We finally got our suspension back together and working, though as mentioned last week one issue was that the suspension on the Exocet angles in towards the body and engine subframe. This meant that the suspension foul’s on the engine subframe whenever the car bounced. A small amount of grinding of the subframe (Less than 2mm) fixed this, so we were finally down and flat on all 4 wheels.
Except for one small issue. Our wheels aren’t deep enough. Or are too deep depending on how you measure it.
So whilst we had heard of the words “Deep Dish” in relation to rims, we did not realise that these had a specific scale and rating. We just assumed that you went to a car modification place and asked them to ruin your car and they threw on the most horrendous and inappropriate thing they could find.
So by way of explanation of wheel offsets - ET, the abbreviated version of the German word Einpresstiefe translates as Offset, and is measure in MM. You will see on allow wheels the rim size, width, bore (Bole in the Middle) and the ET rating, which basically means how far away from the centre line of a wheel if it before the hub connects to the wheel.
So on deep dish rims, the deepest rims have an offset of zero (ET0). The rim sits with the hub in the centre of the wheel. With an offset of 49, the hub connects on the outer edge of the wheel.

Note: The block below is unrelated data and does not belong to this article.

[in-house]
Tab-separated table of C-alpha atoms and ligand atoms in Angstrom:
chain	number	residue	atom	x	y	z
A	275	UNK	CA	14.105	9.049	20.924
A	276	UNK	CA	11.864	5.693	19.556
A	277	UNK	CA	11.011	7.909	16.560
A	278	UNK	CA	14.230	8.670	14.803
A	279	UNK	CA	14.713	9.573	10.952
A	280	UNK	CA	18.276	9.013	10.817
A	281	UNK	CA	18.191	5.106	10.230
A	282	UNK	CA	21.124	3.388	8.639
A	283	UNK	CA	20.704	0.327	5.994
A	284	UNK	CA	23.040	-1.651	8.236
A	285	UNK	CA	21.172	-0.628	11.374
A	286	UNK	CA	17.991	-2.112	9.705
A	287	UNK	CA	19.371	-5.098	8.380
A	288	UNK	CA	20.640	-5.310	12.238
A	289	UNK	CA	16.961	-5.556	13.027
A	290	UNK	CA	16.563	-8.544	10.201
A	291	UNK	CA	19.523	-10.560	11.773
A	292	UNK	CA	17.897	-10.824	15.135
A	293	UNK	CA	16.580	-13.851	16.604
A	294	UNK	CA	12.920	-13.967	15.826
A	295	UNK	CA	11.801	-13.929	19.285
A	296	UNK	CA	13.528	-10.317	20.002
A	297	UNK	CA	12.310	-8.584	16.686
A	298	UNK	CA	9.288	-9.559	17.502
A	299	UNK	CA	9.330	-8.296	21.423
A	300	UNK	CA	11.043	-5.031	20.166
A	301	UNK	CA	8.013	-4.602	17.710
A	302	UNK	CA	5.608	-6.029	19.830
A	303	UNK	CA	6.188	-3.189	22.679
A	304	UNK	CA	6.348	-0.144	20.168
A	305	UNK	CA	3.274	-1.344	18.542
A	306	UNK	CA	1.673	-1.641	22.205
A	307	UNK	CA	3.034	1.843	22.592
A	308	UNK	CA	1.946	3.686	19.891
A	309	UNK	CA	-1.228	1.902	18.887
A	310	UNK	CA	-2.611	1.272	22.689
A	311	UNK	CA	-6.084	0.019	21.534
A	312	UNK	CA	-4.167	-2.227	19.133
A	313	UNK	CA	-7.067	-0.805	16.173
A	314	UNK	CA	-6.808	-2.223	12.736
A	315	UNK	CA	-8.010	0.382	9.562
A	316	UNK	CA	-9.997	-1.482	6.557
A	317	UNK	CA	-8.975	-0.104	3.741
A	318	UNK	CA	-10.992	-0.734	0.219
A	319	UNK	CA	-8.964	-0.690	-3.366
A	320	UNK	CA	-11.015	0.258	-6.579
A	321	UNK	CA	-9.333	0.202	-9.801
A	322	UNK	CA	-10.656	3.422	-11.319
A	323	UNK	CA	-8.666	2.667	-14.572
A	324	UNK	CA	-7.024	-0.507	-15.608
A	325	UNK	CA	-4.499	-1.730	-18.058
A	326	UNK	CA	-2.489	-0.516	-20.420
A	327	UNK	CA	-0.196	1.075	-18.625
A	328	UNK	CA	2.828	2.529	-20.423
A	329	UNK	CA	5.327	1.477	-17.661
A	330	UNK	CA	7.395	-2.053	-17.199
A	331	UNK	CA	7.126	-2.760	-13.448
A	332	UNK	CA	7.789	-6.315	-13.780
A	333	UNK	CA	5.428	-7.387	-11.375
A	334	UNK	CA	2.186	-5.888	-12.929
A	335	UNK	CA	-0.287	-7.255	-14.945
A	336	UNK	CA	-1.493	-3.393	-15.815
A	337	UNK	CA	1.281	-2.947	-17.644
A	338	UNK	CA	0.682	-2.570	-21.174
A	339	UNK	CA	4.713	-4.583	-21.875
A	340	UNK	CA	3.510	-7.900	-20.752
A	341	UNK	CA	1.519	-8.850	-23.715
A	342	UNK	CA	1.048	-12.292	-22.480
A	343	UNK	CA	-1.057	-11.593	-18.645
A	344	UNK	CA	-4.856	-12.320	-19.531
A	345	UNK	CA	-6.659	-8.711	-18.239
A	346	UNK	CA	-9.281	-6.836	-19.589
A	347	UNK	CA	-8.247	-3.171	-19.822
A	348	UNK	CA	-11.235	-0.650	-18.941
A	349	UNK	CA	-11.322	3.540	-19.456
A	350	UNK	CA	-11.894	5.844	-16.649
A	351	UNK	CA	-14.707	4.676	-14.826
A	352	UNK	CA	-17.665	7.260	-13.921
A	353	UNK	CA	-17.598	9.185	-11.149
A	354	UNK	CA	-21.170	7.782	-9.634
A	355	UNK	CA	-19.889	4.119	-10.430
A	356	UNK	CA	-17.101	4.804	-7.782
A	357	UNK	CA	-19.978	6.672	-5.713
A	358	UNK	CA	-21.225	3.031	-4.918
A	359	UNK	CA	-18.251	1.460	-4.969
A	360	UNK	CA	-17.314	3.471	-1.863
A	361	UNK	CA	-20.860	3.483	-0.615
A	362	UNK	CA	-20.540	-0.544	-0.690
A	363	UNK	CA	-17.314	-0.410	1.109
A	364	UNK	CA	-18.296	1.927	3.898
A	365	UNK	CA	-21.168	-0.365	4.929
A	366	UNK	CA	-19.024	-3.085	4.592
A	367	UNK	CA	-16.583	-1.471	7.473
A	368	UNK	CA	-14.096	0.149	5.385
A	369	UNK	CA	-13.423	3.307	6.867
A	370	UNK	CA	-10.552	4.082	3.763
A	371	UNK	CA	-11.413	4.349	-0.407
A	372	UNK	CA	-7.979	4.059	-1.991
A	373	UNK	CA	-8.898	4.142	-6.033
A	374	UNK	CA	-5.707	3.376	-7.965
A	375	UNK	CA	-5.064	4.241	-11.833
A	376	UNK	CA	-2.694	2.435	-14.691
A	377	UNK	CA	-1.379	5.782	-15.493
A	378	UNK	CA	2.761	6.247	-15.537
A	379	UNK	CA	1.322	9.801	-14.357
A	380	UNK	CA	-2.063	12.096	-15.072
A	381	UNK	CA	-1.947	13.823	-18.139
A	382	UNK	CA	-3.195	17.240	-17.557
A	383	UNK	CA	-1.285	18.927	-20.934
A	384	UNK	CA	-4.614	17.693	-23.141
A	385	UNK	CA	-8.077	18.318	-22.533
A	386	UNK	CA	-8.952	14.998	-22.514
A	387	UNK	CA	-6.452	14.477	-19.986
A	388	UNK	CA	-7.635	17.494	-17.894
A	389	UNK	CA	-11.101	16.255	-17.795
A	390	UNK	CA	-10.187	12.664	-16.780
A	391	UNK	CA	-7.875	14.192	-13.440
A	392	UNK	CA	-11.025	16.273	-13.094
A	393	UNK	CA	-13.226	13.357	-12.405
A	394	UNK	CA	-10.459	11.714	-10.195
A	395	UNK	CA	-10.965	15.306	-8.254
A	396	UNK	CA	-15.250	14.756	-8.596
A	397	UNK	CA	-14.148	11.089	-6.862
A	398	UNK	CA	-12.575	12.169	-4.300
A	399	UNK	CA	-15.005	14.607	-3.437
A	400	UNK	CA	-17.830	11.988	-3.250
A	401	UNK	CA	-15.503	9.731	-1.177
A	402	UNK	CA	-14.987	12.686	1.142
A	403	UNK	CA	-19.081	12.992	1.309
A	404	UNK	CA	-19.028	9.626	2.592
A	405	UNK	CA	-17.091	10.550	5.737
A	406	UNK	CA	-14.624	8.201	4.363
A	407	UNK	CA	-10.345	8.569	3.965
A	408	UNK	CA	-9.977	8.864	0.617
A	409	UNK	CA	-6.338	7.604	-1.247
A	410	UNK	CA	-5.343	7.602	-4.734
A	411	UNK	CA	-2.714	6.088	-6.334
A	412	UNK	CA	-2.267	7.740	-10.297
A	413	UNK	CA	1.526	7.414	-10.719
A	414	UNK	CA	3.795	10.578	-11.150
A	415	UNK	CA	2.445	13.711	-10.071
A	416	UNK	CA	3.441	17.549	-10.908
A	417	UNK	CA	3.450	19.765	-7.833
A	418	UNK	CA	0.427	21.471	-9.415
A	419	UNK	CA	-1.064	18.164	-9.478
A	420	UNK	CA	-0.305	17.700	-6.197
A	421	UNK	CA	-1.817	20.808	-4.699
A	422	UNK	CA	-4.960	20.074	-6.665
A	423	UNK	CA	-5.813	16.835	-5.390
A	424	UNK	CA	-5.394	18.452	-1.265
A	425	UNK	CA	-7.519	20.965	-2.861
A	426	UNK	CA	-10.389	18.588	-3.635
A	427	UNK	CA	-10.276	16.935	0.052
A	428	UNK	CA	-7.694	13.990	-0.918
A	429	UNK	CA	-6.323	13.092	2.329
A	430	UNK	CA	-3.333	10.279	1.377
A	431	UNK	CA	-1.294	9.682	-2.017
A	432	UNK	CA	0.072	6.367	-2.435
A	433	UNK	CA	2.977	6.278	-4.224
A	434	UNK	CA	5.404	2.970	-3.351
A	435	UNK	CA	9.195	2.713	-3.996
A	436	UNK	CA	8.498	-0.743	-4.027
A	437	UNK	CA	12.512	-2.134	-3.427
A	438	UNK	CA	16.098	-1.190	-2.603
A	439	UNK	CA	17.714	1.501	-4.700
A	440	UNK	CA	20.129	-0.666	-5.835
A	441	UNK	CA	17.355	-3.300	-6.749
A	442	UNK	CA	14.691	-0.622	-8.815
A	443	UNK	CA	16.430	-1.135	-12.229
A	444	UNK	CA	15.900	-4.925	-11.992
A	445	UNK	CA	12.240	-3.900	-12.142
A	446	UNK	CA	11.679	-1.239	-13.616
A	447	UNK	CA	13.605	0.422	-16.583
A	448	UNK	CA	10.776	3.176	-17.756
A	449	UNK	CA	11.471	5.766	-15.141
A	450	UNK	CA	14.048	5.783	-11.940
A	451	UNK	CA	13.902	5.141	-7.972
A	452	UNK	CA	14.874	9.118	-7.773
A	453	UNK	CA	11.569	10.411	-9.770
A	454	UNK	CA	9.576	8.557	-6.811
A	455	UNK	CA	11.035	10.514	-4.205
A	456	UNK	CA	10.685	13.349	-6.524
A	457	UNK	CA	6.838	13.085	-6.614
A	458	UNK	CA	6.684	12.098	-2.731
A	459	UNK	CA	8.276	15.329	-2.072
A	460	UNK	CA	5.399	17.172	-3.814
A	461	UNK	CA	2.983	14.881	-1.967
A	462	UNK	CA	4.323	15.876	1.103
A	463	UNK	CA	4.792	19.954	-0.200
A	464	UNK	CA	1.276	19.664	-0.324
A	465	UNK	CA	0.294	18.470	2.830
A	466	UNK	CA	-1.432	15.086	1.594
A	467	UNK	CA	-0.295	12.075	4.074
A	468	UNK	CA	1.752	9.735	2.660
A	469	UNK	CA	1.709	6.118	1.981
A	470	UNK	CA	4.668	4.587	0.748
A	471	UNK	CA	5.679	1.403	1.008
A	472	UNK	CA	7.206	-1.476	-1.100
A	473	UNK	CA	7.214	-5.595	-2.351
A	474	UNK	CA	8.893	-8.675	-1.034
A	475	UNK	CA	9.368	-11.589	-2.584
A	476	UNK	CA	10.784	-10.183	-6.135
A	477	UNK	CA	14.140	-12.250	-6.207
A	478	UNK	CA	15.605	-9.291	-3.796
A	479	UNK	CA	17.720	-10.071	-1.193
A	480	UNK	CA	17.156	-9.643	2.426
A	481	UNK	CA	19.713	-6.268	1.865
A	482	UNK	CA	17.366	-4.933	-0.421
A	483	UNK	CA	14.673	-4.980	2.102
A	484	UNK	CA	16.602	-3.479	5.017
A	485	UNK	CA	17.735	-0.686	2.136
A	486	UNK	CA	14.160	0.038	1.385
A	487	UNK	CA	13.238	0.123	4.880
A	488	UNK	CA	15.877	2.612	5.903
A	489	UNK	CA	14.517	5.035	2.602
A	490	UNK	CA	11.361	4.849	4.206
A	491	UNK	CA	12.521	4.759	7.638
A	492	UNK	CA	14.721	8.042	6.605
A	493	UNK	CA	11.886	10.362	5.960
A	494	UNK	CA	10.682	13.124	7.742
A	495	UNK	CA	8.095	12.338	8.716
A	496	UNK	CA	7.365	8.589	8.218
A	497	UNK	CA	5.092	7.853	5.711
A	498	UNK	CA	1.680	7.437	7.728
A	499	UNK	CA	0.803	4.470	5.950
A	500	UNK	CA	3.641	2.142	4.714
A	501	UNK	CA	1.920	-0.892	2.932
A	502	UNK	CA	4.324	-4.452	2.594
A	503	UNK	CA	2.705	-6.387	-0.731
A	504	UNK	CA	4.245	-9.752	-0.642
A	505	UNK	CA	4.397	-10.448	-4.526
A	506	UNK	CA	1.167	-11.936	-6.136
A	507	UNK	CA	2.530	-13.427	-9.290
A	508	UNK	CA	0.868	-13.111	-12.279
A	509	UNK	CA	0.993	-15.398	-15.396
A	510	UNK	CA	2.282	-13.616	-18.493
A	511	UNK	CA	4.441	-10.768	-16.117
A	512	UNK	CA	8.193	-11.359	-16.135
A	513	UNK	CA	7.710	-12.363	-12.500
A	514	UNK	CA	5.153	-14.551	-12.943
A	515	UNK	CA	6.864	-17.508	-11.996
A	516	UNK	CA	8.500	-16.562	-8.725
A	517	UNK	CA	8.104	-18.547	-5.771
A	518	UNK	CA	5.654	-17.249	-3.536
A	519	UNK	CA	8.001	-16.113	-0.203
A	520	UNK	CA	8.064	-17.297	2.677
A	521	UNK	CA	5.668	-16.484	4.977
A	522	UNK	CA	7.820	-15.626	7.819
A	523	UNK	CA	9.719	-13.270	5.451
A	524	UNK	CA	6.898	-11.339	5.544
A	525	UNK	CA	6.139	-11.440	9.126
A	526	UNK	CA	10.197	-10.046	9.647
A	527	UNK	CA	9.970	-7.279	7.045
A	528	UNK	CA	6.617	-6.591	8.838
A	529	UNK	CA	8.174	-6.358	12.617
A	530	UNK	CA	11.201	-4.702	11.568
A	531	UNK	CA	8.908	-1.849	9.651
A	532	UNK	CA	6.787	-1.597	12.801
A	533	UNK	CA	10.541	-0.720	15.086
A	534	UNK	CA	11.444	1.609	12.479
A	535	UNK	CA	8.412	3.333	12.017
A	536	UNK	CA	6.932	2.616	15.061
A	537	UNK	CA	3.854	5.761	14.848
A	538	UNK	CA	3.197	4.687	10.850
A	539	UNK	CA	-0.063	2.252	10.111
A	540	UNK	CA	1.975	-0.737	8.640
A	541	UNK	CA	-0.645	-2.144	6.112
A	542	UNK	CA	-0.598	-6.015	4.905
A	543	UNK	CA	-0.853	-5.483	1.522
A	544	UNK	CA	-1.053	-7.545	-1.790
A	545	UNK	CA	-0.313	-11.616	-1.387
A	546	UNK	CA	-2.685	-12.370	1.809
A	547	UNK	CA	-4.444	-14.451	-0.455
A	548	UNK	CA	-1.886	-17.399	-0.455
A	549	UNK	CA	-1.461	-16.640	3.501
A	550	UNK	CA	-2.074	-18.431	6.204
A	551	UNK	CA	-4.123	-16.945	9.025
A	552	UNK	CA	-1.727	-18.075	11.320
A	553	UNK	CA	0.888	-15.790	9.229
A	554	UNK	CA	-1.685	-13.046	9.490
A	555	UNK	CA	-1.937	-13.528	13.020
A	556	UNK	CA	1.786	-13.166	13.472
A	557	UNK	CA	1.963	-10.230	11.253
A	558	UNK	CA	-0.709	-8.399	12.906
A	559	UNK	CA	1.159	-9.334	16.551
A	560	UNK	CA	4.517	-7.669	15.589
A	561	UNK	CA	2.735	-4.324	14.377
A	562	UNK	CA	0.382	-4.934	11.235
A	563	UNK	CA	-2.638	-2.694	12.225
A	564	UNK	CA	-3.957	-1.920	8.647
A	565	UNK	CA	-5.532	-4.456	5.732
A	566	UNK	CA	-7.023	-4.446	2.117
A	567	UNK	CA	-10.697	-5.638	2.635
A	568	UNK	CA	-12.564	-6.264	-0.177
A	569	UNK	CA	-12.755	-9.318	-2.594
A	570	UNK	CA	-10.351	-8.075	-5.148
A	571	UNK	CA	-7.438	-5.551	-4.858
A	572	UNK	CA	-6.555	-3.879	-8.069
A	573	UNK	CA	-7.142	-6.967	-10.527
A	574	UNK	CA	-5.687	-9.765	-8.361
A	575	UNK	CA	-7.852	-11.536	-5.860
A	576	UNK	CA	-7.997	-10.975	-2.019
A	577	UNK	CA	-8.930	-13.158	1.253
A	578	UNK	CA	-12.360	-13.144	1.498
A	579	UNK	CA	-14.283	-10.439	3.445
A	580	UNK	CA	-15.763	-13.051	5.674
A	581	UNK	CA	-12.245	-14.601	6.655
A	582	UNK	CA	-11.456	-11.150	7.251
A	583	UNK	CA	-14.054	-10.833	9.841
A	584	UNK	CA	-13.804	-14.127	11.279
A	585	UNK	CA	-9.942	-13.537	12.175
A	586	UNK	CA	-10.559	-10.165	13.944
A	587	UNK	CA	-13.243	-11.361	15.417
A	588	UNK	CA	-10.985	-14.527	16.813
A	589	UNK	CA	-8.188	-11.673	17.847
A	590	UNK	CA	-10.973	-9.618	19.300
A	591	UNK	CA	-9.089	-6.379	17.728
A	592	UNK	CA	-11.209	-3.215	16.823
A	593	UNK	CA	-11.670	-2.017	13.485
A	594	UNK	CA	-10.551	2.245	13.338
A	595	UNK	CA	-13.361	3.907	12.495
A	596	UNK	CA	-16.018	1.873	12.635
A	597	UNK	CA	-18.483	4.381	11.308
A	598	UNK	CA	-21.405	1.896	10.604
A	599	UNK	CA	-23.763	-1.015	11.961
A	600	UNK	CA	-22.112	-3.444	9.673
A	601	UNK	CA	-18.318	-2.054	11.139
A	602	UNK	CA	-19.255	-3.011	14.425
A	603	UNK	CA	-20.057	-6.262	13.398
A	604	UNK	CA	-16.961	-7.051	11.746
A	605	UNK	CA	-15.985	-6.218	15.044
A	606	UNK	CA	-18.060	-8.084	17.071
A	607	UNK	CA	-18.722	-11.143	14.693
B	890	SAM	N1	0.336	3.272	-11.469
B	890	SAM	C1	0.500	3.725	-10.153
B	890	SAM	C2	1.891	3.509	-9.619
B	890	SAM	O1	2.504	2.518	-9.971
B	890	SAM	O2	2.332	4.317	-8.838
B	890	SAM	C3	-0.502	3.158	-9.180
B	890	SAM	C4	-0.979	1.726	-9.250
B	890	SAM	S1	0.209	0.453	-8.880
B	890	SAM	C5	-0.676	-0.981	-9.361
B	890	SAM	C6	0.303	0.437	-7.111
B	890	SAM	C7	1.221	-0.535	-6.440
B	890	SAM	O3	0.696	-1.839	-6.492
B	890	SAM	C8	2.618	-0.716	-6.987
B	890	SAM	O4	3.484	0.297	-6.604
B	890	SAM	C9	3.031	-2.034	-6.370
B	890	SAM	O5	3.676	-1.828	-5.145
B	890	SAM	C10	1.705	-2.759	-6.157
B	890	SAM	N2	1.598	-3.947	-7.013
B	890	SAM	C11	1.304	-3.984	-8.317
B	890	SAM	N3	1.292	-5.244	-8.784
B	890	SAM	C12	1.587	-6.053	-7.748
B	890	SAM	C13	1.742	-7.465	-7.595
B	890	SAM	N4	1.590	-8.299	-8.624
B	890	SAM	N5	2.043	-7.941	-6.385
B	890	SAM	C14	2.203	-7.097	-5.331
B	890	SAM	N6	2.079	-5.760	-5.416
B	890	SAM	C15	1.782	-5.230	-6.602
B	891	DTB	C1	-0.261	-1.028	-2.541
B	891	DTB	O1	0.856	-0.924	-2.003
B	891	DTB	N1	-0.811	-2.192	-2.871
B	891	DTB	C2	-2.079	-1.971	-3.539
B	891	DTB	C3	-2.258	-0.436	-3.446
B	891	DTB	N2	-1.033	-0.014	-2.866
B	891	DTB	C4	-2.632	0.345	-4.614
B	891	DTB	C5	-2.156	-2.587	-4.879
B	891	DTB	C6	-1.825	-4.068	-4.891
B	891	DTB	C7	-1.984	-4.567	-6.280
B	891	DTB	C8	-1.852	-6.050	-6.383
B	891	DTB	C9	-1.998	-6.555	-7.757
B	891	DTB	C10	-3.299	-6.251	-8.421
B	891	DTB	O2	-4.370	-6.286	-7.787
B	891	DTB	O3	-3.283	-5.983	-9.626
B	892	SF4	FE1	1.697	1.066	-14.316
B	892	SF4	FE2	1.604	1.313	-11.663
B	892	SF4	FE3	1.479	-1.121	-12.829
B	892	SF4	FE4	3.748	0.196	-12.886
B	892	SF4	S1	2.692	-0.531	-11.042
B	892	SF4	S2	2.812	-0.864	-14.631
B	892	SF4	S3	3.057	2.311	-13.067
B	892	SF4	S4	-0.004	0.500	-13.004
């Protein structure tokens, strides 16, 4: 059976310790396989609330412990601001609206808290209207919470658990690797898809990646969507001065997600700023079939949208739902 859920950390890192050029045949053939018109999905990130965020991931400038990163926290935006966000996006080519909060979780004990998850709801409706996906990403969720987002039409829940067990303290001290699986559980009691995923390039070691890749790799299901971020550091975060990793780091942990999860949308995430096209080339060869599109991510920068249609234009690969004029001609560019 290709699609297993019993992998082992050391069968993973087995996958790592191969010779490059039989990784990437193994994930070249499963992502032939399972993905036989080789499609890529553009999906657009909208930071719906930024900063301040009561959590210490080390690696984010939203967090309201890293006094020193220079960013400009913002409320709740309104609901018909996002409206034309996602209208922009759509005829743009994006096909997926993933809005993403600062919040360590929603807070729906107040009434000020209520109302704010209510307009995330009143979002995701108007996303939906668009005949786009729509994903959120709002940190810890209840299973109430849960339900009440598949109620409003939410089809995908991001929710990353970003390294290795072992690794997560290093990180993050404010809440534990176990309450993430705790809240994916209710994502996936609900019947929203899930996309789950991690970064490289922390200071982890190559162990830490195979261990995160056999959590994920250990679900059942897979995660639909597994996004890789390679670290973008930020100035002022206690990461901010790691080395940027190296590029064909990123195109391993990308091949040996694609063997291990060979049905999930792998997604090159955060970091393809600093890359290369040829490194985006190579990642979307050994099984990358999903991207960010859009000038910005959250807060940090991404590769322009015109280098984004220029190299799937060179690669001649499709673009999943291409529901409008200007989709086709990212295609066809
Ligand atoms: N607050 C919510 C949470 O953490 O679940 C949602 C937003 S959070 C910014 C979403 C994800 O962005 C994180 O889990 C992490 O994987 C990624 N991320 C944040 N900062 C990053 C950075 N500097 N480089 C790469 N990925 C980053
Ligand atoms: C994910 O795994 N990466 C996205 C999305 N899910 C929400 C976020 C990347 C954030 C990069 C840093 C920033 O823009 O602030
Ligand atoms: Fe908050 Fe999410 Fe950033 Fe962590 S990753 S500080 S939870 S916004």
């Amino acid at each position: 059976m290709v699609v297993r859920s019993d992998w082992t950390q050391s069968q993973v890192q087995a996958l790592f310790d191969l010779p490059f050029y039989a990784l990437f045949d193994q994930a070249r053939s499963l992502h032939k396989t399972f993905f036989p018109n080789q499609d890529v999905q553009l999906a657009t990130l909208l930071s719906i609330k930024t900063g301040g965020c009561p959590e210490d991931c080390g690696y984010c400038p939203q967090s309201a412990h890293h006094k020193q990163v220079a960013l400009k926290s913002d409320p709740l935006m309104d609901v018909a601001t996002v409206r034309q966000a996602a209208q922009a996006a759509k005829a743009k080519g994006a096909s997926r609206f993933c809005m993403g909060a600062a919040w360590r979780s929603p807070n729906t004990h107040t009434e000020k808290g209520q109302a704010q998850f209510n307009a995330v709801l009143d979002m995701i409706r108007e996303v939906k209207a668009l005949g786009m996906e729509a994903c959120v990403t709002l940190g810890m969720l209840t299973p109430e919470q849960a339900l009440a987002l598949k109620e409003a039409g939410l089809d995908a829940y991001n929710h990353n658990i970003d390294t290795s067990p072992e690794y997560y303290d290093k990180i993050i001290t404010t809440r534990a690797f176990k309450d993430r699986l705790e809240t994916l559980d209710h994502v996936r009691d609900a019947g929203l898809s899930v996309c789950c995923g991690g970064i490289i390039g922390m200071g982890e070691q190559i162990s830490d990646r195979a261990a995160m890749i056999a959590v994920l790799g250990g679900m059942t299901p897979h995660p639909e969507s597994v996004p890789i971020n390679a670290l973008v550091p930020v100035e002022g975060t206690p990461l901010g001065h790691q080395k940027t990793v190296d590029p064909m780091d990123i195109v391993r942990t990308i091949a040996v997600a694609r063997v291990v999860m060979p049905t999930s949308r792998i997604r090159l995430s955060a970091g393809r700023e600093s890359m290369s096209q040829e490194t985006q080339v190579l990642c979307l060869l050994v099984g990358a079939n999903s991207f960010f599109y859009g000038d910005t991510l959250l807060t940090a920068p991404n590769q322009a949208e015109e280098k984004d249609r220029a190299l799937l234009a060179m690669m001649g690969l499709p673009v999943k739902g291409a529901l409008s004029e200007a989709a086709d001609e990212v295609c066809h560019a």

With a larger offset, more of the wheel will sit under the arch. With a Zero offset, the wheel will protrude from the car and you need wheel arch extensions.
In our case, if the wheel sits too far under it rubs against the wheel arch. This is because on the MX5, the original wheels have a 40+ offset. The MEV build requires a maximum of a 15 offset. So if we fit our existing wheels -
One option would be to buy new alloys all around, at around £100-£150 per corner plus the required rubber to go on them. Another option is to buy a spacer, which sits between the hub and the wheel.
Spacers come in a range of flavours, a super basic one is just a layer of metal which sits between the hub and the wheel and moves the wheel out by the width of the spacer. There is a limit to how far these can go, as the bolts that hold the wheel on are a set length. More advanced spacers bolt to the existing hub and then add a new set of bolts which the wheel connects to. We will get some photos when ours arrive.
Since these spacers are the cheaper option, we have decided to use these for now, but we have not totally ruled out some new shiny alloys in our future.